Netdelusionbook

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net delusion


To win the cyber-war, look to the Cold War,”

Freud would have had a good laugh on seeing how the Internet, a highly resilient network designed by the U.S. military to secure communications in case of an attack by the Soviet Union, is at pains to get over its Cold War parent- age.

By the virtue of sharing part of its name with the word “firewall,” the Berlin Wall is by far the most abused term from the vocabulary of the Cold War.European politicians are equally poetic. Carl Bildt, a former prime minister of Sweden, believes that dictatorships are fighting a losing bat- tle because “cyber walls are as certain to fall as the walls of concrete once did.

Things get worse once observers begin to develop what they think are informative and insightful parallels that go beyond the mere pairing of the Berlin Wall with the Firewall, attempting to establish a nearly functional identity between some of the activities and phenomena of the Cold War era and those of today’s Internet.This is how blogging becomes samizdat-- bloggers become dissidents--; and the Internet itself becomes a new and improved platform for Western broadcasting

Blogs are, indeed, more efficient at spread- ing banned information than photocopiers

the theory of the “domino effect,” so popular during the Cold War, predicted that once a country goes communist, other countries would soon follow—until the entire set of dominoes (countries) has fallen. While this may have helped people grasp the urgent need to respond to communism, this metaphor overemphasized interdependence between countries while paying little attention to internal causes of instability. It downplayed the possibility that democratic governments can fall on their own, without external influence.

The pitfall of metaphorical reasoning is that people often move from the identification of similarities to the assumption of identity— that is, they move from the realization that something is like something else to assuming that something is exactly like something else

The problem stems from using metaphors as a substitute for new thought rather than a spur to creative thought,” writes Keith Shimko


the problem with understanding blogging through the lens of samizdat is that it obfuscates many of the regime-strengthening fea- tures and entrenches the utopian myth of the Internet as a liberator

If there is a genuine lesson to be drawn from Cold War history, it is that the increased effectiveness of information technology is still severely constrained by the internal and external politics of the regime at hand, and once those politics start changing, it may well be possible to take ad- vantage of the new technologies


The Tits Show”


WHY KGB WANTS YOU TO JOIN FB

all your online activity is being secretly reported to an unknown party.


Most likely, the antimine activists, careful as they were, inadvertently hit a government trap that allowed the secret police to establish remote control over their computers. And what a trap it was: Someone broke into the server that hosted the website of the Vietnamese Professionals Society (VPS), a trusted diaspora organization, and replaced one of the 1586488741-Morozov_Layout 1 10/19/10 10:27 AM Page 144 Why the KGB Wants You to Join Facebook 145 most popular downloads, a simple computer program that facilitated typing in the Vietnamese language, to an almost identical file—“almost” because it also contained a virus. Anyone who downloaded and in- stalled the software risked turning their computer into a powerful spy and attack hub.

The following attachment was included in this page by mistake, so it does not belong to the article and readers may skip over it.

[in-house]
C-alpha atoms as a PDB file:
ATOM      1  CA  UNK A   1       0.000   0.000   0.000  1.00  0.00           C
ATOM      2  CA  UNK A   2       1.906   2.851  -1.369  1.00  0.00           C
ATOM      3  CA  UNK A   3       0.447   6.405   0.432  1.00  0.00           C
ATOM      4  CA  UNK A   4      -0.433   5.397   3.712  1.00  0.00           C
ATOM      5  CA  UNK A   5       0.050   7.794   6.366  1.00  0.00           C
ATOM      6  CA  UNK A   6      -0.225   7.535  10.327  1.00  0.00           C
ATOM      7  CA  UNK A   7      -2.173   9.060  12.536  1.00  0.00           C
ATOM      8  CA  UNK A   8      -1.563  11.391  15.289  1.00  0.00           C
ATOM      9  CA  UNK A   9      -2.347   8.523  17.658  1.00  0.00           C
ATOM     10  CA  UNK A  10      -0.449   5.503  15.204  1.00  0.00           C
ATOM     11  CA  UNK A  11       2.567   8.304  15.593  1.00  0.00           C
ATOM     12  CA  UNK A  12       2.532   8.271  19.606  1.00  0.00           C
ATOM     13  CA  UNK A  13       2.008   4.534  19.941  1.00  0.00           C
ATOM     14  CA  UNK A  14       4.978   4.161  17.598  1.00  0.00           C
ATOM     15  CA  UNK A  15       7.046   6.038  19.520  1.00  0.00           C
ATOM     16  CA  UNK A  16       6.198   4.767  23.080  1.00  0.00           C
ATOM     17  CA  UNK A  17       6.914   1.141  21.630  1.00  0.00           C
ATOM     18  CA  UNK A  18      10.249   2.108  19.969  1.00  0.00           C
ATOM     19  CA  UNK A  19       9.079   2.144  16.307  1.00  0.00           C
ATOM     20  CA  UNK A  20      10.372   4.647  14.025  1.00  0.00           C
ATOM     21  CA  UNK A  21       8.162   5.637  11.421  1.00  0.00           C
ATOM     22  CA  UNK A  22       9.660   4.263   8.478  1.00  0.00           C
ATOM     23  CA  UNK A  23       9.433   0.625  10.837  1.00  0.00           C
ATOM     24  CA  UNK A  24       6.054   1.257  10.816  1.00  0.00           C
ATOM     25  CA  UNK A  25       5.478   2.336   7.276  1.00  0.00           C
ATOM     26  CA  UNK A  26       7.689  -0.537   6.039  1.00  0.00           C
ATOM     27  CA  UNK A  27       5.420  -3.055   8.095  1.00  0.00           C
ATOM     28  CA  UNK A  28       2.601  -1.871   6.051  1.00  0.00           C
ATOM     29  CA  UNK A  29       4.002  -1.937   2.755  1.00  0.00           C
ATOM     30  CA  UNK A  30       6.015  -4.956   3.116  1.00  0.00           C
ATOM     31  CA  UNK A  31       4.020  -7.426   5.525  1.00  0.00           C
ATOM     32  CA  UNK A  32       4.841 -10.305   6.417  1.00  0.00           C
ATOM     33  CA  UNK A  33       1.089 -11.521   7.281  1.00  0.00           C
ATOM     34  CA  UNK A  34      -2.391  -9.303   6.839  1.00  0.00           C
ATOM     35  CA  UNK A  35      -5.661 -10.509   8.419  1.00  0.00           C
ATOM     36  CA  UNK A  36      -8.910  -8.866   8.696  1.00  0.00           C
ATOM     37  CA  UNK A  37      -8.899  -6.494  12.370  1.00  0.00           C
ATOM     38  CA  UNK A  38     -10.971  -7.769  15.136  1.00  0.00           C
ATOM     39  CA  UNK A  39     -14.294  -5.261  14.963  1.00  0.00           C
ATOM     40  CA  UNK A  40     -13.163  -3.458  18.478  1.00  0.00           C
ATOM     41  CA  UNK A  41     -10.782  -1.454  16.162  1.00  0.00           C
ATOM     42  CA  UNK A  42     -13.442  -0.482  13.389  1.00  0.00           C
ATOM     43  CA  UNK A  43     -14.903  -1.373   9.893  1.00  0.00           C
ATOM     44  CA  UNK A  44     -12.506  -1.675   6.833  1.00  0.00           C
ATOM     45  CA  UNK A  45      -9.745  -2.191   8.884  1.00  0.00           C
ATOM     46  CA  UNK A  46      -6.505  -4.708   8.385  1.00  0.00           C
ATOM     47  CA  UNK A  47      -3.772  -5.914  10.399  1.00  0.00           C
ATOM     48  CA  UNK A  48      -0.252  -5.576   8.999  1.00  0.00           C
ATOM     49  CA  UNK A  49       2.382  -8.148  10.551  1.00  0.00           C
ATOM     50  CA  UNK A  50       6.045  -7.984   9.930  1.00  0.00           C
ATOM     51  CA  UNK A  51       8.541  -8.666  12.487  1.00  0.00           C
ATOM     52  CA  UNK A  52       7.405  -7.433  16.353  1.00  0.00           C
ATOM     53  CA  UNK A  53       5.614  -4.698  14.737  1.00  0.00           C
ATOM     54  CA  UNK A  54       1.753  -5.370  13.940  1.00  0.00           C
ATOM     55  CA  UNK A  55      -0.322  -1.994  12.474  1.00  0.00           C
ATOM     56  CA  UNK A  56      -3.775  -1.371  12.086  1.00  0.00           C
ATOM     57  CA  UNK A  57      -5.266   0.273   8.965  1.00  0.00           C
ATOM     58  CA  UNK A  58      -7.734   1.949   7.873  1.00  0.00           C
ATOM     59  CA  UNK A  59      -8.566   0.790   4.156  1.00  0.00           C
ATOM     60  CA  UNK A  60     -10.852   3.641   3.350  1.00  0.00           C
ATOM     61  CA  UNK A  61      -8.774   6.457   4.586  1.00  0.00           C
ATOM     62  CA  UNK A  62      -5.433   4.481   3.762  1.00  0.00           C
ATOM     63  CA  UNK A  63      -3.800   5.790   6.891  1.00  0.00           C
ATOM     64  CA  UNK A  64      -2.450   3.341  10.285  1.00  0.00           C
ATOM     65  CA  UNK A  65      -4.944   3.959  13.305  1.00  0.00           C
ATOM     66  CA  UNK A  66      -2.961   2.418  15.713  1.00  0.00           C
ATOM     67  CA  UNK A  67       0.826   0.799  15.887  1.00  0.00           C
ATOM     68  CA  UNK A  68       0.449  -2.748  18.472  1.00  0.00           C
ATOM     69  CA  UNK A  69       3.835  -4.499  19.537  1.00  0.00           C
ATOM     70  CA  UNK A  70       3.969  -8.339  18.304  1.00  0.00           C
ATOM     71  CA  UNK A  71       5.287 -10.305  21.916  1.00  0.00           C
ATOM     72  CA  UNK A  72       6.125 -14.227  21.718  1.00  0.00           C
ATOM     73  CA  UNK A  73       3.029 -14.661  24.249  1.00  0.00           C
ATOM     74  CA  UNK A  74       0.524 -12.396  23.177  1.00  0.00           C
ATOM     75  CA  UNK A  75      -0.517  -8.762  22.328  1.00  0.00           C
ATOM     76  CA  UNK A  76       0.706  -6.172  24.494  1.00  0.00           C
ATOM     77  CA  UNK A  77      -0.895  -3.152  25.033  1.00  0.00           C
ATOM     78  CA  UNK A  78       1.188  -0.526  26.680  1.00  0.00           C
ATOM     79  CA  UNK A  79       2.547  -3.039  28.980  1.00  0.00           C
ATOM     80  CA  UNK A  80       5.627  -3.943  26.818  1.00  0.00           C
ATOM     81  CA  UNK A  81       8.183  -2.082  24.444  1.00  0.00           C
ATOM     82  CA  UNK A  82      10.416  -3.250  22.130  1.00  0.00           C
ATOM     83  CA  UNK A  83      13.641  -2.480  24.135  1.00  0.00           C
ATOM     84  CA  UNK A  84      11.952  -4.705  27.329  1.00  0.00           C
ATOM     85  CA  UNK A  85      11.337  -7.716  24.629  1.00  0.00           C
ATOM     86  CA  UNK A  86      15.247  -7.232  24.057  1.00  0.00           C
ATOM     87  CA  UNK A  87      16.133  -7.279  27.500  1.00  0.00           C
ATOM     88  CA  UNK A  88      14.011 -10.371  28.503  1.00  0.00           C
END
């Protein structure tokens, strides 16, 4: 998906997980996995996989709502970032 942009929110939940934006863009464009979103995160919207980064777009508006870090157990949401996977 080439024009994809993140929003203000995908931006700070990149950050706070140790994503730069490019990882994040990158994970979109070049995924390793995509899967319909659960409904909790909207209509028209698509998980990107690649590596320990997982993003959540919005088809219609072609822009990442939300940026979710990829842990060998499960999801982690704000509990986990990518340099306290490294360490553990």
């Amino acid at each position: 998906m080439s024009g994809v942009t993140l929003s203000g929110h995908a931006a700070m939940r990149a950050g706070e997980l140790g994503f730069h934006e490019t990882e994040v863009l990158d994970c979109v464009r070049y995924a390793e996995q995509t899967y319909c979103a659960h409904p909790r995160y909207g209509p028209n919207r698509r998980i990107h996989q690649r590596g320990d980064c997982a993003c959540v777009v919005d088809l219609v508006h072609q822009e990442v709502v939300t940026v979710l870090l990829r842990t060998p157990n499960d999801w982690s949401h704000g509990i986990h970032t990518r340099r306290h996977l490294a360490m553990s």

Such schemes have much in common with the design of the perfect prison, the panopticon, described by the nineteenth-century British utilitarian philosopher Jeremy Bentham.

Why Databases Are Better Than Stasi Officers

Information may, indeed, be the oxygen of the modern age, as Ronald Reagan famously alleged, but it could be that peculiar type of oxygen that helps to keep dictators on life support. What reasonable dictator passes up an opportunity to learn more about his current or future en- emies? Finding effective strategies to gather such information has al- ways been a priority for authoritarian governments.

The Greek military regime, for example, tried to keep track of every- one’s reading habits by monitoring their choice of newspapers, thus quickly learning about their political leaning. The Greek generals would have loved the Internet

Tom Owad con- ducted a quirky experiment: In less than a day he downloaded the wish lists of 260,000 Americans, used the publicly disclosed names and some limited contact information of Amazon’s customers to find their full ad- dresses, and then placed those with interesting book requests

More important, the Internet has helped to tame the human factor, as partial exposure, based on snippets and keywords of highlighted text, makes it less likely for police officers to develop strong emotional bond- ing with their subject

The larger-than-life personalities of fearless dis- sidents that melted the icy heart of the Stasi officer in The Lives of Others are barely visible to the Internet police, who see the subjects of surveil- lance reduced to one-dimensional, boring database entries.